Company leaders have learned a lot over the past year returning to offices, like the fact that they don’t need nearly as much physical office space as they did pre-pandemic.
Some 75% of businesses plan to reduce office square footage next year, according to a survey from hybrid work platform Robin, including responses from over 500 business owners and facilities managers. That’s up 30% from last year. Companies are also heavily considering economic conditions and business outcomes, pulling leaders in two directions. While financial challenges continue, they’re struggling to justify how much they’re spending on office space, with staff still largely preferring to work from home.
“For companies with a physical presence, the office is easily one of their top three biggest expenses,” the report said.
About 40% of survey respondents said they are currently using only half of their available office space, and only 28% said they are using all of their office.
As certain staff flow in and out of the office on certain days (and some pop in late and leave early, known as “coffee-badging”), companies are turning to more flexible seating, and other arrangements in hybrid environments that now require far less square footage.
Hot-desking has become popular again for example – where staff use whichever workspace is available when they come to the office instead of having a permanent, designated desk. Some companies use apps and other platforms where staff can reserve seating and see which coworkers also plan to work in-office that day. About 90% of companies in hybrid arrangements are using flex seating as a cost-saving measure, up 8% since last year, the report found.
“What employers are trying to do is generate an office that people want to come into and work out of, and that’s not sitting in a large empty space,” said Micah Remley, Robin CEO.
That means adding other amenities to support new employee demands, like more soft seating and lounge areas, collaboration and huddle rooms and quiet rooms and booths. Spaces for intentional collaboration and other for dedicated focus work are top priority amenities for workers, according to Robin. Soft-seating is a way to create a more casual space within offices where impromptu conversation and mentorship can happen, Remley said.
“The whole reason they’re in is to interact with their co-workers, so you really want an office space that drives that interaction,” he said.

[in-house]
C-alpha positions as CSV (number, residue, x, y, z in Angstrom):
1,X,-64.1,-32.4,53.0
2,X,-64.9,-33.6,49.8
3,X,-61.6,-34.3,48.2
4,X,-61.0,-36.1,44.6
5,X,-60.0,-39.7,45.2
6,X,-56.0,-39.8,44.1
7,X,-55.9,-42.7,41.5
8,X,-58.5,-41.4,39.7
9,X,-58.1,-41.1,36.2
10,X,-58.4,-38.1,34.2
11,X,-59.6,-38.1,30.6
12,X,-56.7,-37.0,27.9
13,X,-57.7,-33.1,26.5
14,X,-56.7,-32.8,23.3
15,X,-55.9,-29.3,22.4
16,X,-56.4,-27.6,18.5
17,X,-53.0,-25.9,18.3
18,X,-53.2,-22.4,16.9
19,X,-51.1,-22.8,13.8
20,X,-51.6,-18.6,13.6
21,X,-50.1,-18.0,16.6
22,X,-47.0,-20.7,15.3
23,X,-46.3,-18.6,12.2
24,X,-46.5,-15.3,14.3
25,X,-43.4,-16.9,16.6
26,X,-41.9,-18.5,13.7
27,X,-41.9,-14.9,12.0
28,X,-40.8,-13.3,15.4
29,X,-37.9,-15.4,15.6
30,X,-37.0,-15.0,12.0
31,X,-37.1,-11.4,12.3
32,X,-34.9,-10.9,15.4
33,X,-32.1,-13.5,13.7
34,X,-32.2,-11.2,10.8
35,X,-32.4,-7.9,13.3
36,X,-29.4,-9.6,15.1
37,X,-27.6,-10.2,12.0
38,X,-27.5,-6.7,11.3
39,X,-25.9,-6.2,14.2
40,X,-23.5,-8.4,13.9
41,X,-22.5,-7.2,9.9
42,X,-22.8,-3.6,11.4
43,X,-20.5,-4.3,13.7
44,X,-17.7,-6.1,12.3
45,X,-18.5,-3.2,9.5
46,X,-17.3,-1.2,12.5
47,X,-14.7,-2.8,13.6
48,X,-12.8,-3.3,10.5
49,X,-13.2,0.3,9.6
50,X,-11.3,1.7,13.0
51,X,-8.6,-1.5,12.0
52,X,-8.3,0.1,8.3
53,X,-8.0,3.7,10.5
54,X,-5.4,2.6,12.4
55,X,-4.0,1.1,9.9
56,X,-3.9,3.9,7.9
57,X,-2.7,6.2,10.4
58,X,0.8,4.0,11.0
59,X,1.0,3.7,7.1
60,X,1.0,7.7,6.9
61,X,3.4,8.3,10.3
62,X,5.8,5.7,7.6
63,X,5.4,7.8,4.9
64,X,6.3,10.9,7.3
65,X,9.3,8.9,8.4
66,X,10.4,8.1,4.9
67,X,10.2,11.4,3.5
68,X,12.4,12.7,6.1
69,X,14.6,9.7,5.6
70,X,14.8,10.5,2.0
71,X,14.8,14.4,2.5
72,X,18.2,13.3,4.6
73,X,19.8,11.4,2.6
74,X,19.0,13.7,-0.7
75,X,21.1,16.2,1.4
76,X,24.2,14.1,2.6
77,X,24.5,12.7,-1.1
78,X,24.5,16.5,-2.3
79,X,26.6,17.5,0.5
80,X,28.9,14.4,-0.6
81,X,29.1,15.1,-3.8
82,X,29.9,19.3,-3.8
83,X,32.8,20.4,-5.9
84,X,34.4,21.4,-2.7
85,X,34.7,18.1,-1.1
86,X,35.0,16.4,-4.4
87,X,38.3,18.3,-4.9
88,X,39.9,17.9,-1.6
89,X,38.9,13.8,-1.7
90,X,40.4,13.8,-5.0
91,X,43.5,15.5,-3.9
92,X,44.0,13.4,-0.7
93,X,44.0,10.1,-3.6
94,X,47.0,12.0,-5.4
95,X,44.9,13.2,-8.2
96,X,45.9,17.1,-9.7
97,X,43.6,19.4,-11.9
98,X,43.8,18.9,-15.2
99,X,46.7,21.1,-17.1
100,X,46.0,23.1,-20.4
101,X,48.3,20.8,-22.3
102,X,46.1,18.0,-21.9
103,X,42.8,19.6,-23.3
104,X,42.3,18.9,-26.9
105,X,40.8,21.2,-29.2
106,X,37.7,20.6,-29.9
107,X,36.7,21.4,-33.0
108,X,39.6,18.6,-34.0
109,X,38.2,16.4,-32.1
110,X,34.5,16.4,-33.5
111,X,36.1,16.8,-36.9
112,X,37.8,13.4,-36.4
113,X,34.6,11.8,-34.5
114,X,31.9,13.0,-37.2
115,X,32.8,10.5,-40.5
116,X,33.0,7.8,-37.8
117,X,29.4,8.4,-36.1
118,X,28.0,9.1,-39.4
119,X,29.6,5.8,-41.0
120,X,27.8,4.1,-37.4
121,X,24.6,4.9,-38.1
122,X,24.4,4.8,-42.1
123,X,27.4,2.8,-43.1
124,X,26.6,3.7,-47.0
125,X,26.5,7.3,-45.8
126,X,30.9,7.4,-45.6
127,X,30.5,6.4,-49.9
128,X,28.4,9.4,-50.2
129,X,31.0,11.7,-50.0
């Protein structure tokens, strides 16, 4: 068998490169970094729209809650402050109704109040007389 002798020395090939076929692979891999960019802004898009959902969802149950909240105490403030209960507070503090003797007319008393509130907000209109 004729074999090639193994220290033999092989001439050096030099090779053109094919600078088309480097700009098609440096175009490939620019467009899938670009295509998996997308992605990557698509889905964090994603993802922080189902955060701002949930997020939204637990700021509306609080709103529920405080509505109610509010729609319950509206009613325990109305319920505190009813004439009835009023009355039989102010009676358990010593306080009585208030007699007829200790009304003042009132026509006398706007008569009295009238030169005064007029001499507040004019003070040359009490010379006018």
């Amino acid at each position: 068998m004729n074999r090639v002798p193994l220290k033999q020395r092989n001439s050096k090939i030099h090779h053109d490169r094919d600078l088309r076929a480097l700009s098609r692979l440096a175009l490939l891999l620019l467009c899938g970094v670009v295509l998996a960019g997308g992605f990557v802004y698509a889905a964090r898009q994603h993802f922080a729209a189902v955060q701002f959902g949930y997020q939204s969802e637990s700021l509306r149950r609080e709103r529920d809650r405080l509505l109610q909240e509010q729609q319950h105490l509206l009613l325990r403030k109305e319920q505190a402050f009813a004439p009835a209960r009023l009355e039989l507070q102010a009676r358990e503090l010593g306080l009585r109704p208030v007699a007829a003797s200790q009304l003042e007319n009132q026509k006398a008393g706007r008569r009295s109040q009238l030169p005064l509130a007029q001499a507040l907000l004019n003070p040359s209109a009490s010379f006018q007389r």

The key metric companies are currently using to inform these decisions is daily office occupancy, looking at how many employees come each day as a percentage of their whole workforce. Some may use badge swipes or other tools to track attendance.
“Think about walking into an office and having a choice of a lot of different work points, that’s kind of the new terminology, it’s less about an individual desk anymore, it’s about having a choice of different places and types of spaces to sit,” said Janet Pogue McLaurin, Gensler’s global director of workplace research.
Spaces of individual work, for creative group work, and areas to reflect and restore are key for the kind of work that happens in offices today, she said.
Focus work areas can include individual booths, libraries or other spaces known to be quiet zones. Some companies have even leveraged focus lounge pods where staff can sit back and feel enclosed while also eliminating visual distractions.
People are also still working out of third spaces, like coffee shops or outdoor areas, and leaning on neighborhood amenities as additional workspaces, she said.
“We need to be thinking less about less square footage, but more what are the types of spaces that we really need for the purpose that people are coming into the office,” she said.
Naturally, companies can stand to make significant savings from reducing office space, especially if employees aren’t even using it to full capacity. And companies have totally altered how they prioritize real estate in the wake of the pandemic, and falling occupancy rates. “They’re looking at their strategy from a real estate standpoint to be more ‘just in time’ than what has historically been ‘just in case,’” said Lenny Beaudoin, executive managing director and global lead for workplace strategy at real estate firm CBRE.
“So organizations held more space in the past for contingency, and what they’re realizing is, through hybrid work and the way their employees are actually utilizing the space, they can actually reduce some of the space they hadn’t used in the past, because they don’t need it as a contingency like they once did, when everybody was coming to the office every day,” he said.
But ultimately they’ve realized those spaces became much less vibrant with people working in them in scattered arrangements. “Having a more vibrant experience actually drives increased office use and having an empty office does the opposite. It leads to decreases in people wanting to show up,” he said.
“If I show up one day, and it’s kind of empty, I’m probably less likely to show up the next day if I don’t have to,” he added.